Notch, NFkB and inactivates Rb.
Latent genes of Epstein Barr virus
• 6 Epstein-Barr virus Nuclear Antigens (EBNA’s)
– EBNA 1 maintains viral episome via OriP.
– EBNA 2, 3A, 3B, 3C and LP involve in proliferation
via Notch signaling pathway. (Hsieh, Science 1995, PNAS 1999)
• 3 latent membrane proteins (LMP’s)
– LMP1 activates membrane signaling (TRAFs)
activate proliferation and block apoptosis.
– L MP2 A&B sequester B cell receptor-associated
tyrosine kinase (a-IgM reactivates EBV), inhibit
reactivation from latency. Not directly contribute to
transformation, but necessary.
• 2 small RNAs (EBERs): transformation?
Activation of TRAF signal transduction pathway by EBV LMP1
TNFR
TNFR
TNF
TRAFs
TRAFs
NFkB
Growth
LMP1
EBV infection
TRAFs
NFkB
Growth
Notch signal transduction pathway
Delta
Notch
Notch
Protease cleavage
Notch IC
Notch IC
HDAC
SAPCIR
Notch IC
X
CBF/Su
Without ligand binding, CIR recruit SAP
and HDAC which represses transcription.
CBF/Su
After ligand binding and cleavage, Notch IC with an
activation domain, enters nucleus, replaces CIR and
activates transcription.
Activation of Notch pathway by EBV
Notch
Notch
Notch IC
Notch IC
EBNA3
EBNA2
CBF/Su
CBF/Su
EBNA2 with an activation domain, enters nucleus,
replaces CIR, release the suppression and activates
transcription.
EBNA3A&C binds CBF, prevents DNA
binding and releases the suppression.
Gene expression regulation during latency
EBERs are always expressed.
Type I === use of Qp.
Expression of EBNA1 only, no CTL recognition. EBNA1 is essential forgenomic
Maintenance.
Type II === use of Qp and LMP2p
Expression of EBNA1 and low levels of LMP2s, weak CTL recognition.
Type III=== use of Cp, Wp and LMP1&2p.
Expression of all six EBNAs, and higher levels of LMPs. Presenting
strong transforming activities and strong CTL epitopes.
Circular genome
EBERs
Cp
Wp
LMP1p LMP2p
Qp
TR
EBNA1
LMP1
LMP2
Switch among different latent forms and lytic cycle
Latency I
EBNA1
EBERs
Latency II
Latency III
EBNA1
EBERs
EBNA1, 2,
3A,3B,3C,LP
EBERs
LMP1,2s
LMP1,2s
Lytic cycle
p53
Rb
Zebra
Rta
$
Virion
A Model of EBV Life Cycles in vivo
Primary infection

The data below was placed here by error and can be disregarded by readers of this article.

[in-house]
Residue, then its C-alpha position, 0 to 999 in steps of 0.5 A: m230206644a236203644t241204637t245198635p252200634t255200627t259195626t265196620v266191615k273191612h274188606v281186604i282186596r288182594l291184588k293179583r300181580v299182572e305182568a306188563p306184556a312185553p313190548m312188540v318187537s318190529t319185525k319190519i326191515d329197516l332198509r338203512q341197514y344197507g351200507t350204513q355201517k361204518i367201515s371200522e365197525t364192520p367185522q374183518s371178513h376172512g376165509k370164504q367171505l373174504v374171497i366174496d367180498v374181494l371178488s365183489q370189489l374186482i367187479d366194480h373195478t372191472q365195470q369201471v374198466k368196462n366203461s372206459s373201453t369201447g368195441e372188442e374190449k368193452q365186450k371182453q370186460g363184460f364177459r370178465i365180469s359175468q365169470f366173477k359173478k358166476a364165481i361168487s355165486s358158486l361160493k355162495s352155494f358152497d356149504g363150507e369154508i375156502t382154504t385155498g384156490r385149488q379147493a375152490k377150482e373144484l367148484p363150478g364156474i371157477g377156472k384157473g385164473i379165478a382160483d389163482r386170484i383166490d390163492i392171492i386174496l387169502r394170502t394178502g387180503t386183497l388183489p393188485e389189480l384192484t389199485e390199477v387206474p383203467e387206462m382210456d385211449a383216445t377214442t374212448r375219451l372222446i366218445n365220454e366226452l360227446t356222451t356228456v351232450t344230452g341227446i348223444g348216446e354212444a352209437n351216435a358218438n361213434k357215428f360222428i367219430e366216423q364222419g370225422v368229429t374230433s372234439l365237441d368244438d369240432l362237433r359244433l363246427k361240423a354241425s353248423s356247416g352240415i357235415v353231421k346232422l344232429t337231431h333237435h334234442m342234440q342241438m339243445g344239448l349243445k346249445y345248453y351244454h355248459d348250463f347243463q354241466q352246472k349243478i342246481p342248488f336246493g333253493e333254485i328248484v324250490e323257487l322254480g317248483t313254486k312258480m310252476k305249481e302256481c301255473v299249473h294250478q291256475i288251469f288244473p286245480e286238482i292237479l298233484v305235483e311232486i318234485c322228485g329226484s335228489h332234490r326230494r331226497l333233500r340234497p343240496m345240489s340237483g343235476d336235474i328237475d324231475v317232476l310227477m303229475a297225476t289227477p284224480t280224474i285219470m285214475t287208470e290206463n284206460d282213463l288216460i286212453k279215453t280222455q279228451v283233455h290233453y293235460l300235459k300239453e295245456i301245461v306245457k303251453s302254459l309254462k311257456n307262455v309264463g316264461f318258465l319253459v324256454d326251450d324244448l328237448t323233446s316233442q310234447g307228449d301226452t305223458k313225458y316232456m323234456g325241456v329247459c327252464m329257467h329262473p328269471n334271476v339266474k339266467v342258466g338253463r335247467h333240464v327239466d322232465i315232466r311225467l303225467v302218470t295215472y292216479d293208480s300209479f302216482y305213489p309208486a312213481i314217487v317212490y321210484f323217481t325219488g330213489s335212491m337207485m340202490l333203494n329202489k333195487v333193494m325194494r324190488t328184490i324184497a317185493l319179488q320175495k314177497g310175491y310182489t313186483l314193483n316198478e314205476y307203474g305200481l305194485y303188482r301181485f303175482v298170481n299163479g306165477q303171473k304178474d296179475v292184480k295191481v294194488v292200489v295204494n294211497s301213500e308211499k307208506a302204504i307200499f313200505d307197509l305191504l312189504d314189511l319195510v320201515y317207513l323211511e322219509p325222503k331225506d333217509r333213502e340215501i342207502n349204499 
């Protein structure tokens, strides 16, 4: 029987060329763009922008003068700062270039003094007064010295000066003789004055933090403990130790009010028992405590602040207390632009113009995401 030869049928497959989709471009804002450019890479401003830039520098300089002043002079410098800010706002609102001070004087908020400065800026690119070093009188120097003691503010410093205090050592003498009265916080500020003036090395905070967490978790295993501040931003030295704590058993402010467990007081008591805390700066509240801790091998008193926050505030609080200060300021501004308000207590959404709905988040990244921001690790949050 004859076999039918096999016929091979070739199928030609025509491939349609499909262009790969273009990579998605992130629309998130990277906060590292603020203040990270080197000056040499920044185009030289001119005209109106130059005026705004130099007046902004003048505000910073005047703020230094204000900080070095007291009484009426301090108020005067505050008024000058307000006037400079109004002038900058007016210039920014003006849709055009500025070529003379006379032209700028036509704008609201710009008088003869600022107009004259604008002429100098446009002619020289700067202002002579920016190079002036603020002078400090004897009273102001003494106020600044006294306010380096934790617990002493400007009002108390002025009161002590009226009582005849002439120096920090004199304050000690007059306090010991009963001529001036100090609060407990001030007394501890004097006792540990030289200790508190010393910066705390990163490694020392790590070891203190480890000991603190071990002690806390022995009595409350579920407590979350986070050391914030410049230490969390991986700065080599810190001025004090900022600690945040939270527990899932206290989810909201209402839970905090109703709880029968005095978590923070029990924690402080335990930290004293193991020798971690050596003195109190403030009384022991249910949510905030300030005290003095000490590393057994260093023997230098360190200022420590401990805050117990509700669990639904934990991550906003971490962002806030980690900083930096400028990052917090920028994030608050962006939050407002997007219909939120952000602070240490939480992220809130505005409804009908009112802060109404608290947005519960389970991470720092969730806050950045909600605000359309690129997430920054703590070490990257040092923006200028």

of epithelium
Secondary infection
of epithelium
Lytic
Reactivation
10 infection
of B cell
III
III
III
Resting B cell
III
III
III III
I/II
Latency switch?
Latency switch?
III III
Kill
Resting T cell
III
Kill
Memory CTL
10 CTL response
Primary infection
20 CTL response
Persistent infection
Similarity of Gammaherpesvirus Genome Organization
MHV-68
HHV-8
EBV
4-11
17-50
4-11
17-50
4-11
17-50
20
40
52-69
*
80
52-69
*
72-75
75
52-69
*
60
72-75
80
100
120
140
160
Kb
Genomic difference among
gammaherepesviruses
*
bcl-2
M8
tRNA 1-8
M5,K3,M6
M1-4
MHV-68
ORF72 cyclin D
ORF73 LANA
ORF74 IL-8R(GPCR)
ORF50 Rta
M10a,b,c
M7
4-11
17-50
52-69
*
M12-14
72-75
PAN
IL-6,DHFR,K3,TS,
MIP-II,K5,MIP-I
bcl-2
K1
HHV-8
4-11
LMP1,2
BARF1
BALF2
EBV
vIRF,K10-11
Zebra
17-50
BILF1
BILF2
4-11
EBNA1
17-50
20
40
OX-2
80
52-69
*
Zebra,BZLF2
EBNA3a-c
gp350/220
BLLF2
72-75
EBER1-2
BHRF1,EBNA2,EBNA4,vIL-10,LMP2
75
52-69
*
60
K12,FLIP
80
100
120
140
160
Kb
KSHV gene expression program
Latency
Latent
+
Lytic replication
Immediate-early
Cyclin D
+
FLIP
Rta
n-butyrate
LNA
TPA
Early
Late
PAN RNA
sVCA
vIL-6
vMIP-I
+
vMIP-II
vMIP-III
vIL-8 receptor
Bcl-2
DHFR
TS
TK
Mechanism controlling the balance between latency and lytic replication of KSHV
Latency
Lytic replication
NFkB
p65
+
Latent
genes
Rta
+
+
PKC
+
+
PAN RNA, vIL-6
&
Other lytic genes
The life cycle of gammaherpesvirus
$
Transformation
Tegument
Virion
cell death
Lytic cycle
Latency
Rta
a-genes
+
b-genes
g-genes
Biological implication of complicated gene
expression regulation of EBV
Multiple level of regulation:
The switch between type I, II, and III latencies;
The switch between latency and lytic replication.
Purposes:
Evade the immune system, maximize production of
virions or proliferation of infected cells and minimize damage
to the host.
Conclusion:
The viral gene expression regulation plays a critical
role in determining the biology and pathogenesis of EBV
Infection.
Take-home messages:
1. The purpose of viral life is to replicate itself. (its associated
pathogenesis or human diseases are secondary effects)
2. Virus utilizes host machinery to replicate.
(cellular and organal)
3. The ultimate form of parasitization is to co-exist with the host.
(at both individual and population levels)
4. Studies of viruses have double meanings.
(medically important and scientifically interesting)
5. Herpesvirus has two phases of the life cycle:
latent infection and lytic infection.
herpein: to creep (Greek)